Document: A Colonial Virginia Planter Worries About the Effects of Slavery
The founding of Georgia and the decision of its trustees to forbid alcohol and slavery there, gave William Byrd of Westover an occasion to ponder the impact of slavery on Virginia, particularly how it affected white people, their personal habits, and work ethic. He still compared it favorably with the slave societies that had developed in the British West Indies.
I wish that we could be blessed with the same prohibition. They import so
many Negroes hither that I fear this colony will sometime or other be confounded
by the name of New Guinea. I am sensible of many bad consequences of multiplying
these Ethiopians amongst us. They blow up pride, and ruin the industry of our
white people, who seeing a rank of poor creatures below them, detest work for
fear it should make them look like slaves. Then that poverty which will ever
attend upon idleness, disposes them as much to pilfer as it does the Portuguese,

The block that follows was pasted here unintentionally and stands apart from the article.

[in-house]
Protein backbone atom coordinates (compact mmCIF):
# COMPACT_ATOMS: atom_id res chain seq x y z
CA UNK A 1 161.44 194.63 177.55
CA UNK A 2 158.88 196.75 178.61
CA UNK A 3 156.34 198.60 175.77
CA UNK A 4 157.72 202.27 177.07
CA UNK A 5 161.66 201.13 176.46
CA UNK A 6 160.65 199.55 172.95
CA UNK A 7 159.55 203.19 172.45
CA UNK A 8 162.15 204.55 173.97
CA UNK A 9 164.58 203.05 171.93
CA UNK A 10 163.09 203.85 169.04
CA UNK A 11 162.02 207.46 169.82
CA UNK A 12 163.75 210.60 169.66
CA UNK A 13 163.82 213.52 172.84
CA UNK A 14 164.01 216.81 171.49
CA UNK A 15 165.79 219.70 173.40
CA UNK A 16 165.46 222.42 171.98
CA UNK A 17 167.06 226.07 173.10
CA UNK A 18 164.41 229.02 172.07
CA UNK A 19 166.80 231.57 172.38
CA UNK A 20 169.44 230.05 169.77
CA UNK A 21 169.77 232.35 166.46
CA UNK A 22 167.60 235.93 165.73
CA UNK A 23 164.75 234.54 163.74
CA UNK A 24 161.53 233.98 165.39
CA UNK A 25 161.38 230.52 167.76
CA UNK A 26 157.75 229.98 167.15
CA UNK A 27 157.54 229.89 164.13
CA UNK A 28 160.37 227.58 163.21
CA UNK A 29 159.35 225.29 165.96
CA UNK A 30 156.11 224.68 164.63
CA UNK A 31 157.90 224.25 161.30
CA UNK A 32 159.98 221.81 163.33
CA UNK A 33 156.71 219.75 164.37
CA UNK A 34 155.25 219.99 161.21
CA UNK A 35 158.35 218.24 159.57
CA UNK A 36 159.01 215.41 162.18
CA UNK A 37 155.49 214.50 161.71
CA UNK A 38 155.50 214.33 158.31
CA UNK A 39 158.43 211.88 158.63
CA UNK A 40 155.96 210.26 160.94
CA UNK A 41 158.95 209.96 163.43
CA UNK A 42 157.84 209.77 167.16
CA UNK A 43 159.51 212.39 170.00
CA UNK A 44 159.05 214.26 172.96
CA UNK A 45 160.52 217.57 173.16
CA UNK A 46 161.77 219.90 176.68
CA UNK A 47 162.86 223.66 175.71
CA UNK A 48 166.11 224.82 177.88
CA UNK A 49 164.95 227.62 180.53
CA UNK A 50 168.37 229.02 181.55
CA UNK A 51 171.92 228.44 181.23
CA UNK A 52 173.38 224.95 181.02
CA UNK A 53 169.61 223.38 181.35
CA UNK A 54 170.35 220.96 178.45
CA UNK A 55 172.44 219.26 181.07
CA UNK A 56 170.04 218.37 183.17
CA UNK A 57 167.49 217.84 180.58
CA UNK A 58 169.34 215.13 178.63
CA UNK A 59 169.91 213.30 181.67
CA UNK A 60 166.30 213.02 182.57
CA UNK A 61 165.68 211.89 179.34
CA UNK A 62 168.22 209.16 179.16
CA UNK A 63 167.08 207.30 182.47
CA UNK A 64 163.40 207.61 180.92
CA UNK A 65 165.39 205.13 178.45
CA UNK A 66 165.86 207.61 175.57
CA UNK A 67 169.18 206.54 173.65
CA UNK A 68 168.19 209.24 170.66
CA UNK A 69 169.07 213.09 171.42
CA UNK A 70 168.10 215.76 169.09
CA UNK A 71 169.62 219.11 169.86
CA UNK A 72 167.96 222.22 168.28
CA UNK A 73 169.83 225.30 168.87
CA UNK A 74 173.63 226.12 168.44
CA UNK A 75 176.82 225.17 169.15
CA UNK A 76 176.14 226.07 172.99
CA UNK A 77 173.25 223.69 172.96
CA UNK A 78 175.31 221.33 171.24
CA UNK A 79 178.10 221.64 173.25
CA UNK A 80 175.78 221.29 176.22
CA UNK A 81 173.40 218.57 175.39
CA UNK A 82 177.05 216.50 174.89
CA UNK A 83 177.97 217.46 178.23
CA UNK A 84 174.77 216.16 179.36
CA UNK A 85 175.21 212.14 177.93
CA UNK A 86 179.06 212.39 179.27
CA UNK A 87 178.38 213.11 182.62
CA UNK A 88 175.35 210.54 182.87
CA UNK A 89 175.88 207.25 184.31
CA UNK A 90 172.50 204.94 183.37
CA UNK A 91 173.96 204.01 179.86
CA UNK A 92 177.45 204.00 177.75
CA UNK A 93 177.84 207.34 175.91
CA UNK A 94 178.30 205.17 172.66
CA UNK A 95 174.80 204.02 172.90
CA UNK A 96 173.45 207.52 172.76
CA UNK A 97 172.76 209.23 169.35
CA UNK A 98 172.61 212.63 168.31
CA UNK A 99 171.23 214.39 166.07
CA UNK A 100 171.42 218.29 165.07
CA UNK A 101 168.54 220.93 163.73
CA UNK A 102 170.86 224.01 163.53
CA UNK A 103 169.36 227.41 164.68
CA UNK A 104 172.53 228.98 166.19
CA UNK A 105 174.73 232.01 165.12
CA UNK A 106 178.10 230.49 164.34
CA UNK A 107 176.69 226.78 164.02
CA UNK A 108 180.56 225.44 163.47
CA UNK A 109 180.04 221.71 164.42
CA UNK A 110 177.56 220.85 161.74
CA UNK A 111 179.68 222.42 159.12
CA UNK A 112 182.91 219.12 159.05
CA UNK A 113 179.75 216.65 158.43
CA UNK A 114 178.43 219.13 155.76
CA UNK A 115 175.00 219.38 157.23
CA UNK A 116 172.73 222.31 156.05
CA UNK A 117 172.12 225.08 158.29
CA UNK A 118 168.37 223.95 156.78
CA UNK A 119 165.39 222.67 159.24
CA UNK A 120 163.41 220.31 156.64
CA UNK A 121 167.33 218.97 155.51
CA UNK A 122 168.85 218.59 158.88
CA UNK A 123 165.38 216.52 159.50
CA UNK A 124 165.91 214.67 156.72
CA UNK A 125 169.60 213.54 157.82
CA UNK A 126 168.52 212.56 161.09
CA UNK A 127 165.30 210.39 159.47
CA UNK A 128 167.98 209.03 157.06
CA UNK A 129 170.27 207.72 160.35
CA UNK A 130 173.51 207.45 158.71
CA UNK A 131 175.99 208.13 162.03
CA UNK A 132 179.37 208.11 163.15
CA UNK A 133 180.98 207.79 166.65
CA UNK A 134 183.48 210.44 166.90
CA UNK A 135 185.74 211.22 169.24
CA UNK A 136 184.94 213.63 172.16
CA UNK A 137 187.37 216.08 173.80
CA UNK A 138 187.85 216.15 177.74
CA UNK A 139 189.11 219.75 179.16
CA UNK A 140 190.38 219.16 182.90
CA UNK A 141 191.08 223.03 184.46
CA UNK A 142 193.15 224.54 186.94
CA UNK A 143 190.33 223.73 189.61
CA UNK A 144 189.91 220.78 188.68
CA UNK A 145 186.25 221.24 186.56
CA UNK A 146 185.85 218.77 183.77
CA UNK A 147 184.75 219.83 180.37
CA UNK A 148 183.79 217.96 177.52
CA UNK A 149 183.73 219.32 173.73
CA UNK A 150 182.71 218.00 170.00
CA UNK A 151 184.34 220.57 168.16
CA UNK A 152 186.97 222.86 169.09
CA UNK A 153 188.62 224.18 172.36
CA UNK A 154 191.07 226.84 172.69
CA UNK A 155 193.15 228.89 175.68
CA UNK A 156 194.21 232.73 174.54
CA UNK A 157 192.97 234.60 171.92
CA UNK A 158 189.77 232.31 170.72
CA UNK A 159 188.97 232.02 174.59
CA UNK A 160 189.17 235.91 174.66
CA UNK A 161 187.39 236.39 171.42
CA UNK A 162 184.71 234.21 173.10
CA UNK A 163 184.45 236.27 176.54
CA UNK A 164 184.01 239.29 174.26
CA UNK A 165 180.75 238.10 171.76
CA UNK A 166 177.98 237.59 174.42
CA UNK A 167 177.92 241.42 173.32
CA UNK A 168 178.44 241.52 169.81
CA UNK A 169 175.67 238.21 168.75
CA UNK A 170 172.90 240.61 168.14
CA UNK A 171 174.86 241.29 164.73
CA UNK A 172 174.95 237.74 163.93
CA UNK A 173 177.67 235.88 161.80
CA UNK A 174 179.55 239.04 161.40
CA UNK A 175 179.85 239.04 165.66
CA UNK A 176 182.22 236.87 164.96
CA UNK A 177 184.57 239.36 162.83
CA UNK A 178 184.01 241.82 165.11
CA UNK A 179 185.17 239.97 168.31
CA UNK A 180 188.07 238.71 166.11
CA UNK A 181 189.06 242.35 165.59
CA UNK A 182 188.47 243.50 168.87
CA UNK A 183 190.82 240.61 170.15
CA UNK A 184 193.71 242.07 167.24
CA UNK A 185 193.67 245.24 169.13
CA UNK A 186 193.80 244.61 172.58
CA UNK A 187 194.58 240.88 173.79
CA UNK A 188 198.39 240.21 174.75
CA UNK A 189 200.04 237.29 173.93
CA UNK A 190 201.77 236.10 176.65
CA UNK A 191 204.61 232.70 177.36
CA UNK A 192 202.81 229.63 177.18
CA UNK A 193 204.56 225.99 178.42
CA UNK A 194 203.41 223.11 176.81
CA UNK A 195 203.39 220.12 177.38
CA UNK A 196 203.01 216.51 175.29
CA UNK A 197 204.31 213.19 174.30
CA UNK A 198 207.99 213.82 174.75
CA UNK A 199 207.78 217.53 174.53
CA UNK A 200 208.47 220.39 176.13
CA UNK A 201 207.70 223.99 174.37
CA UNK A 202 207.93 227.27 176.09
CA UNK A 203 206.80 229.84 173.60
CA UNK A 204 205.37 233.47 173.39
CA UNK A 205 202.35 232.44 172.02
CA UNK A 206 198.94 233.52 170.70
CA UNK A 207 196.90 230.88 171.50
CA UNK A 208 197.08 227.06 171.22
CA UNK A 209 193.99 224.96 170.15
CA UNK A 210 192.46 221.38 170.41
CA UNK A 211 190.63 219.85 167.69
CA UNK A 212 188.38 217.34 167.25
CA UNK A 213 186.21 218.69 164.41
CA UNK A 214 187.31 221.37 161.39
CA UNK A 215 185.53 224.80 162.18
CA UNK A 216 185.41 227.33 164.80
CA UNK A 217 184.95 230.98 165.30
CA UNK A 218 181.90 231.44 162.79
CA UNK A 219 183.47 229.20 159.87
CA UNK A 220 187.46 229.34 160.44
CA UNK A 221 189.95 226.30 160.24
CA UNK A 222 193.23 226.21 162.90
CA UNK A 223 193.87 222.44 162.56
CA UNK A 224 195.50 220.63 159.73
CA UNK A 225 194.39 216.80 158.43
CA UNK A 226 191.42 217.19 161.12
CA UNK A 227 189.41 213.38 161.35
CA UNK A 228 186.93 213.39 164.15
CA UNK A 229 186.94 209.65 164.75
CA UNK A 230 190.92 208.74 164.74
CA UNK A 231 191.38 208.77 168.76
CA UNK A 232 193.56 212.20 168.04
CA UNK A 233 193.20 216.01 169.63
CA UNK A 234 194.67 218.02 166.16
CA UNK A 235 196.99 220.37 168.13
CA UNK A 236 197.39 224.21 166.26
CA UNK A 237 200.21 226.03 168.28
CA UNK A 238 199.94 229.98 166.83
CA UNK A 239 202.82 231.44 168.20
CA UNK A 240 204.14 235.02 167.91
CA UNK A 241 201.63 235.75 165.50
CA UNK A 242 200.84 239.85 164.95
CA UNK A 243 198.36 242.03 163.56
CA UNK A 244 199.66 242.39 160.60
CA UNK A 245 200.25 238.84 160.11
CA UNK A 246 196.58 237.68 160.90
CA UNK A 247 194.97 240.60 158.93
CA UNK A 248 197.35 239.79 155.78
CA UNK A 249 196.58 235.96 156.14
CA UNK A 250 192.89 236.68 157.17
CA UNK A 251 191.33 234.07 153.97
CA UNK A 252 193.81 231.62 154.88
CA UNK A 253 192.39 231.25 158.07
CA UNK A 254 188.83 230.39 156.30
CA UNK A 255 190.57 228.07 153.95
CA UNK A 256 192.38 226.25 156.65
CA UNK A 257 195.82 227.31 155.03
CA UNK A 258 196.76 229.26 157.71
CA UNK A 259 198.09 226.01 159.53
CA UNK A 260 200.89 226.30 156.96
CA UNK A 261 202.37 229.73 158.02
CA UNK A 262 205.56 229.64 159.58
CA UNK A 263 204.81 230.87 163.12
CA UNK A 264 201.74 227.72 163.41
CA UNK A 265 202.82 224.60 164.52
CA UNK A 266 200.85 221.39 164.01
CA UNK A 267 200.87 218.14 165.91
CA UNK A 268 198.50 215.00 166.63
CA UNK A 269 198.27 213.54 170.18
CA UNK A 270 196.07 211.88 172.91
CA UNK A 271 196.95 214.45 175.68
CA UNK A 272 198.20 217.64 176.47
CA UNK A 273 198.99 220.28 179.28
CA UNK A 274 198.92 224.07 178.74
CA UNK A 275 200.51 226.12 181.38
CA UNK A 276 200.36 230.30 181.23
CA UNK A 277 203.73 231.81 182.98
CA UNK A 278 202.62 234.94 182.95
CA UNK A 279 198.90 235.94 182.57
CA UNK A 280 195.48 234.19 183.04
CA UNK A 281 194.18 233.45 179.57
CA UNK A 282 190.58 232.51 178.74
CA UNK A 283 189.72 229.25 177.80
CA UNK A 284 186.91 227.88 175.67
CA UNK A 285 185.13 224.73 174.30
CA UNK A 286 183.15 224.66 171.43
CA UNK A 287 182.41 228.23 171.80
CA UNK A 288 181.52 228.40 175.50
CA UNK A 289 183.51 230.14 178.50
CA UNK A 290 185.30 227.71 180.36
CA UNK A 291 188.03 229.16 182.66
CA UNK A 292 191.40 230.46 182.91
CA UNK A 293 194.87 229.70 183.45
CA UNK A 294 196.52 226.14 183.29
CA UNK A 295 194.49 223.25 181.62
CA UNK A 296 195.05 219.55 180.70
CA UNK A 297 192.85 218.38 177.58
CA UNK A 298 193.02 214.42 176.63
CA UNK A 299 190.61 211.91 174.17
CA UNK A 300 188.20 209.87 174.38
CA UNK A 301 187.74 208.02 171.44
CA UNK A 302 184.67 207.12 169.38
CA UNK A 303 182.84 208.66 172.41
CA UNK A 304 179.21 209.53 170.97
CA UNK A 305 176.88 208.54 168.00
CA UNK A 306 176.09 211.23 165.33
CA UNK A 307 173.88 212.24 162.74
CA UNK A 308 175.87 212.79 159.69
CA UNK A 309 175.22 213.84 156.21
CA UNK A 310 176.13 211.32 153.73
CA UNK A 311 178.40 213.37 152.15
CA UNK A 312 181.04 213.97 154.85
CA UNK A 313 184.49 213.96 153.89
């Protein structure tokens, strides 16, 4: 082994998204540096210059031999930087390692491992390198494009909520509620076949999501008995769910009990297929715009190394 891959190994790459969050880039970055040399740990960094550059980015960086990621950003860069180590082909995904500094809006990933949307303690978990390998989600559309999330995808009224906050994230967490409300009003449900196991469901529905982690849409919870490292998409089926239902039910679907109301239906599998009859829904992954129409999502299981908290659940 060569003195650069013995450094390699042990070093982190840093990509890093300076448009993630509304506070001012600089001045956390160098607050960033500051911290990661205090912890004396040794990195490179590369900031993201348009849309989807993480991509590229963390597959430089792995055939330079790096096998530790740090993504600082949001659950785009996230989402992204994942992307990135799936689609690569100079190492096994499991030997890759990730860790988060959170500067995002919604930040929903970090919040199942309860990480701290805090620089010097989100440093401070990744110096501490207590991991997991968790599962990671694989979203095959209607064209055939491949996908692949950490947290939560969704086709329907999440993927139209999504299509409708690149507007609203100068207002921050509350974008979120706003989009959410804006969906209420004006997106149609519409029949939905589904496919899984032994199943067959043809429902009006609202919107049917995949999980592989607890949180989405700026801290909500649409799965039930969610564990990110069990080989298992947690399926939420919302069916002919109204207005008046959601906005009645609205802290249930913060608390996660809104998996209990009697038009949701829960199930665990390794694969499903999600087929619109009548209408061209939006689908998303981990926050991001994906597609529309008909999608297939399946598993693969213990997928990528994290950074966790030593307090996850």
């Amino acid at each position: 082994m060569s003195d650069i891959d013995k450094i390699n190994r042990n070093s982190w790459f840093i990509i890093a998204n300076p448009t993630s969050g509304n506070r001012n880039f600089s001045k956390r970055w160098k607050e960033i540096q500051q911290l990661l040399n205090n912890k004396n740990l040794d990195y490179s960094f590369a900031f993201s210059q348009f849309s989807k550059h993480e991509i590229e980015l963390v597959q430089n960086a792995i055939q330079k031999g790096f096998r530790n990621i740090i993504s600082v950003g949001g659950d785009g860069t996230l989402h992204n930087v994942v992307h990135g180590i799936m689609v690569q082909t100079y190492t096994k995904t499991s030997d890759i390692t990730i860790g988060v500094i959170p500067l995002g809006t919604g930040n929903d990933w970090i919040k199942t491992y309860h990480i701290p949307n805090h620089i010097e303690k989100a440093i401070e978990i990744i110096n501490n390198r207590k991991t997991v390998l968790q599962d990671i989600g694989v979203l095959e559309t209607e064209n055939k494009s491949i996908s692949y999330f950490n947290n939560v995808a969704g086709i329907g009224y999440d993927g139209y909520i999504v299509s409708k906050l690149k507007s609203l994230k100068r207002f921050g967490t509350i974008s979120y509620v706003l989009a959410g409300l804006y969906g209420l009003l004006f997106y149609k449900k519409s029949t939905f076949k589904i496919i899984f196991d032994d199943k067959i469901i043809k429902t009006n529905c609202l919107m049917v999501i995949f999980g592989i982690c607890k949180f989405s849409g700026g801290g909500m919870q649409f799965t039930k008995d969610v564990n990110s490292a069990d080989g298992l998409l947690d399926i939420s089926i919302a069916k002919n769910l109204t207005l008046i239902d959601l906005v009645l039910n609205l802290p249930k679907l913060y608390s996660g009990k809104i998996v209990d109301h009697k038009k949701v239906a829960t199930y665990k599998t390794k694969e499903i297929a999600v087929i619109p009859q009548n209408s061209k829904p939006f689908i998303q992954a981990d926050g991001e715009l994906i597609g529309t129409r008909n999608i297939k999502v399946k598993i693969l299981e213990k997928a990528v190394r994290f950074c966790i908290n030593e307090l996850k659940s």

who account it much more like a gentleman to steal than to dirty their hands
with labor of any kind.
Another unhappy effect of so many Negroes is the necessity of being
severe. Numbers make them insolent, and then foul means must do what fair will
not. We have, however, nothing like the inhumanity here that is practiced in the
[Caribbean] Islands, and God forbid we ever should. But these base tempers [of
the slaves] require to be rid with a very tort [tight] rein, or they will be apt
to throw their rider. Yet even this is terrible to a good-natured man, who must
submit to be either a fool or a fury. And this will be more our unhappy case,
the more the Negroes are increased amongst us. But these private mischiefs are
nothing if compared to the public danger....
It were, therefore, worth the consideration of a British Parliament, My Lord, to put an end to this unchristian traffic, of making merchandise of our fellow creatures.